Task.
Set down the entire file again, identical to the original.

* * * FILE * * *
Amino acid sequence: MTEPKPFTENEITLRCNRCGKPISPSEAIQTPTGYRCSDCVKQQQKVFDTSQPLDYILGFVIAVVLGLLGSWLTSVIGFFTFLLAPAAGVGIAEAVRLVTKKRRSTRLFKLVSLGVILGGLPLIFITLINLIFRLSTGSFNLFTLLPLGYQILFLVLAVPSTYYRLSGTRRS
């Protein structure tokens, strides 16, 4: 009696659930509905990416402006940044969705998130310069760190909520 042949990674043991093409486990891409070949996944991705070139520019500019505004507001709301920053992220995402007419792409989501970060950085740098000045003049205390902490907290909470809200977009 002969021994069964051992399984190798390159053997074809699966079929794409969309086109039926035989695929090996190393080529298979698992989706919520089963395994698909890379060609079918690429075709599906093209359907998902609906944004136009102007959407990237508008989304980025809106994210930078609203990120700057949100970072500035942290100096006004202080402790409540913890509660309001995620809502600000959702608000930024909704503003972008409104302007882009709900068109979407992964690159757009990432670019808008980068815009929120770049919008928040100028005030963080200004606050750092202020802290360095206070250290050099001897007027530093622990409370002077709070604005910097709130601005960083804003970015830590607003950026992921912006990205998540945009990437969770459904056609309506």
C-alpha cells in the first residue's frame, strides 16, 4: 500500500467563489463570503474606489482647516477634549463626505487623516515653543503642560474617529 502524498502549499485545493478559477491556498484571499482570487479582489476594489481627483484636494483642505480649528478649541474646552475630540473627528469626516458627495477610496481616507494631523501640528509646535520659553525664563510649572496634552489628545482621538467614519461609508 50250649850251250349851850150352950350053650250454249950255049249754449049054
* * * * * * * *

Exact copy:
Amino acid sequence: MTEPKPFTENEITLRCNRCGKPISPSEAIQTPTGYRCSDCVKQQQKVFDTSQPLDYILGFVIAVVLGLLGSWLTSVIGFFTFLLAPAAGVGIAEAVRLVTKKRRSTRLFKLVSLGVILGGLPLIFITLINLIFRLSTGSFNLFTLLPLGYQILFLVLAVPSTYYRLSGTRRS
């Protein structure tokens, strides 16, 4: 009696659930509905990416402006940044969705998130310069760190909520 042949990674043991093409486990891409070949996944991705070139520019500019505004507001709301920053992220995402007419792409989501970060950085740098000045003049205390902490907290909470809200977009 002969021994069964051992399984190798390159053997074809699966079929794409969309086109039926035989695929090996190393080529298979698992989706919520089963395994698909890379060609079918690429075709599906093209359907998902609906944004136009102007959407990237508008989304980025809106994210930078609203990120700057949100970072500035942290100096006004202080402790409540913890509660309001995620809502600000959702608000930024909704503003972008409104302007882009709900068109979407992964690159757009990432670019808008980068815009929120770049919008928040100028005030963080200004606050750092202020802290360095206070250290050099001897007027530093622990409370002077709070604005910097709130601005960083804003970015830590607003950026992921912006990205998540945009990437969770459904056609309506």
C-alpha cells in the first residue's frame, strides 16, 4: 500500500467563489463570503474606489482647516477634549463626505487623516515653543503642560474617529 502524498502549499485545493478559477491556498484571499482570487479582489476594489481627483484636494483642505480649528478649541474646552475630540473627528469626516458627495477610496481616507494631523501640528509646535520659553525664563510649572496634552489628545482621538467614519461609508 50250649850251250349851850150352950350053650250454249950255049249754449049054